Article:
Prevention plan: The first step is to make changes to your lifestyle, explains Dr. Natbony. "These include getting regular sleep, hydrating with at least 64oz of water per day, eating a protein filled meal or snack every 3 to 4 hours, and getting cardiovascular exercise for 30 to 45 minutes, four or five days each week. When lifestyle changes aren't enough, vitamin supplements, prescription medications, medical devices and complementary treatments such as acupuncture and biofeedback can help to decrease migraine frequency and severity."
Chronic migraine usually evolves from episodic migraine, says Dr. Natbony. "It's diagnosed when headaches are present at least 15 days per month for more than 3 months, with 8 or more days of those severe."
Treatment: "Acute treatment is similar to that for episodic migraine," explains Dr. Natbony. "However, limiting the use of acute medication is important to try to avoid medication overuse and the risk of medication-overuse headache."
Prevention plan: "Daily medications used for episodic migraine can be helpful for chronic migraine," says Dr. Natbony. If they don’t work, she adds, "then Botox and CGRP Monoclonal antibody injections can be good next steps, as both are FDA-approved for chronic migraine prevention."
There's confusion out there about whether or not sinus headaches are actually a thing. "True sinus headaches are quite rare and are usually caused by viral or bacterial infection," says Dr. Natbony. "Signs of infection include fever and thick, infectious-looking mucous draining from the nose. Overall, most 'sinus' headaches are actually migraine, as the nerves for migraine run through the sinuses and cause pain in the forehead and cheeks."
Treatment: Dr. Natbony has suggestions: "If you think you have a sinus headache, try a nasal rinse or a hot steamy shower to loosen up the secretions. A nasal decongestant can also help, as can acetaminophen or an NSAID. If pain does not improve, then you may in fact be dealing with migraine, and trying treatments recommended for migraine may be helpful."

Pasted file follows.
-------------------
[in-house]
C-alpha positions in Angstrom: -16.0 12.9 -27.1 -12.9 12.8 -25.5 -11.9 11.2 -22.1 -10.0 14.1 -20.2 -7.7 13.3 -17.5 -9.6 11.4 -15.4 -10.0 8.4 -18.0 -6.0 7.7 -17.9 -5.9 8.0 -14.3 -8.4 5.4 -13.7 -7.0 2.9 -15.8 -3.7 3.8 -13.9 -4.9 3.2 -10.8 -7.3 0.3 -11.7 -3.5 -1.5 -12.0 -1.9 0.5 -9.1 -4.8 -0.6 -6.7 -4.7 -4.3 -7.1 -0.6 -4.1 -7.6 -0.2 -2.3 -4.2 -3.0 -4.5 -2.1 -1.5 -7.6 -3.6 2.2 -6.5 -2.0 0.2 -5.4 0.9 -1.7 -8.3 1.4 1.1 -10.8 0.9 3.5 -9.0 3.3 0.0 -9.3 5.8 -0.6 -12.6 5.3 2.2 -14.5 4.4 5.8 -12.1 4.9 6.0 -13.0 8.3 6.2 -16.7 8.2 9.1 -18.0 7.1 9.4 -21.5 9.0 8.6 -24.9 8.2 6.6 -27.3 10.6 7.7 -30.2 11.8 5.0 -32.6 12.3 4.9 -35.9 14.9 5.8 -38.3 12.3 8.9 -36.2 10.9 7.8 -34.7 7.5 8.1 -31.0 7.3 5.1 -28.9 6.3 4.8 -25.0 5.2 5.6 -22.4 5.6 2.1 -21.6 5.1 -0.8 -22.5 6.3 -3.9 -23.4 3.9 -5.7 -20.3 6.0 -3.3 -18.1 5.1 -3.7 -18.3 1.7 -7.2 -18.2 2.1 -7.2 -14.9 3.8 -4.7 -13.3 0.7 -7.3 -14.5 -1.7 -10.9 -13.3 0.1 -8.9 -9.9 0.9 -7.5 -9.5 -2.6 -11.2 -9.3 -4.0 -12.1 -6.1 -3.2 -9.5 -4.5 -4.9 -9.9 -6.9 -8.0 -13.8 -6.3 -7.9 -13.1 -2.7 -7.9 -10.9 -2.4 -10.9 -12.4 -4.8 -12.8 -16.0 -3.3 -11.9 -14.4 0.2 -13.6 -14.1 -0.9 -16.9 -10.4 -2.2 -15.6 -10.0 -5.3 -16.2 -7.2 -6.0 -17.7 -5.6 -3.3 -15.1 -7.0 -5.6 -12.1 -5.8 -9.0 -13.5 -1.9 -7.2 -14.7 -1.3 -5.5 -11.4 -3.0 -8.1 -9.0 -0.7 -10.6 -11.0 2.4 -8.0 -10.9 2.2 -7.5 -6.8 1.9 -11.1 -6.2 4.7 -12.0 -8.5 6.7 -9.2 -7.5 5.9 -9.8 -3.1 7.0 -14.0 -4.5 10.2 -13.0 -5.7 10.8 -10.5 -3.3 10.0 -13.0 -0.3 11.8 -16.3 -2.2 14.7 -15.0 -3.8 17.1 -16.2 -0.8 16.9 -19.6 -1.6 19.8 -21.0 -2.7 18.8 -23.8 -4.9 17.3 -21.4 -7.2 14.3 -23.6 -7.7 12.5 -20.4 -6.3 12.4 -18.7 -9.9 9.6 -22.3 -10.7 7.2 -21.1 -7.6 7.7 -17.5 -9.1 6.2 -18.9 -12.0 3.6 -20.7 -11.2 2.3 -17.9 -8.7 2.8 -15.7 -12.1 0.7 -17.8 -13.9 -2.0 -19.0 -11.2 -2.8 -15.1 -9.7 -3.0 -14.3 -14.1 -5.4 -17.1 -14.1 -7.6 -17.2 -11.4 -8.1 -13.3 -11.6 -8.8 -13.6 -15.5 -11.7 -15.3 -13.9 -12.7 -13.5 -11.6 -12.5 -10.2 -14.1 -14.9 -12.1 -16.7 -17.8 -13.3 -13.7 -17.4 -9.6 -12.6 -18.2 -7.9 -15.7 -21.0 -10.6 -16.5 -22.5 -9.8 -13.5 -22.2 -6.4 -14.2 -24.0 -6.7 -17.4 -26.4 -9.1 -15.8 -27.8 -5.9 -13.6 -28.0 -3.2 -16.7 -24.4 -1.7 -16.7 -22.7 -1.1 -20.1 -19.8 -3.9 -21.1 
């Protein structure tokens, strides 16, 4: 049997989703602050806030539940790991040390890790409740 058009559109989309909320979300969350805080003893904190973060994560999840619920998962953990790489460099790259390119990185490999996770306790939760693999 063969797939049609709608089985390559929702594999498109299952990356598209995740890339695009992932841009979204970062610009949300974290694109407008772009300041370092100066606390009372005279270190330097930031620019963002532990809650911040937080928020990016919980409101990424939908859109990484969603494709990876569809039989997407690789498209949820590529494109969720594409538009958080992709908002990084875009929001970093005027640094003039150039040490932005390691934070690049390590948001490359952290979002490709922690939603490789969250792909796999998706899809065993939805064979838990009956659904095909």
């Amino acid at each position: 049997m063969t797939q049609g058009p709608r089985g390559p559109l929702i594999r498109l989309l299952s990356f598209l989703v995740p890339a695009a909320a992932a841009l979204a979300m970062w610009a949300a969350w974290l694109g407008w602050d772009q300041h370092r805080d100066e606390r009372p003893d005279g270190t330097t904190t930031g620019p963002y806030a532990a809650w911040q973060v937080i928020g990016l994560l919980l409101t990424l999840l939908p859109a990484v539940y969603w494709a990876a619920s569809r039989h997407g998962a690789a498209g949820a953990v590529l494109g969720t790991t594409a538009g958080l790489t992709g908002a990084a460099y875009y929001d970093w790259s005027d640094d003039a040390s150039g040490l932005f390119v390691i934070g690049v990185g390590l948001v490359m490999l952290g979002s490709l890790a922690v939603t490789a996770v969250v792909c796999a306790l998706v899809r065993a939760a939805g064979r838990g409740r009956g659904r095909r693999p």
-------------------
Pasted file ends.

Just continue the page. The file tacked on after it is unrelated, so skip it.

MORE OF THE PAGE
Prevention plan: If “sinus” headaches are occurring frequently, says Dr. Natbony, "then it's best to speak with your doctor as you may be suffering from migraine and require more targeted therapies."
"Tension-type headache is usually on both sides of the head, with a pressing or tightening sensation," says Dr. Natbony. "These headaches are mild to moderate in severity, don't get worse with activity, and aren't usually associated with light or sound sensitivity. Usually, there's no nausea or vomiting. Attacks can hang around for anywhere from 30 minutes to seven days. Stress is the most common triggering factor for tension-type headache, and patients often report a link between stressful days and headache occurrences."
Treatment: Similar to migraine, an ice or heat pack can help relieve pain. Try an NSAID such as naproxen or ibuprofen, suggests Dr. Natbony, who also says that exercise, stretching and massaging tight neck muscles can help ease pain as well.
Prevention plan: Dr. Natbony points out, "Stress can be very difficult to manage. Although it’s impossible to remove it from daily life, there are productive ways to deal with it. Exercise can be a great way to manage stress, so aim for 30 minutes most days. Just walking and getting outside can be a good start. And there's evidence that relaxation techniques such as yoga, meditation and progressive muscle relaxation can help."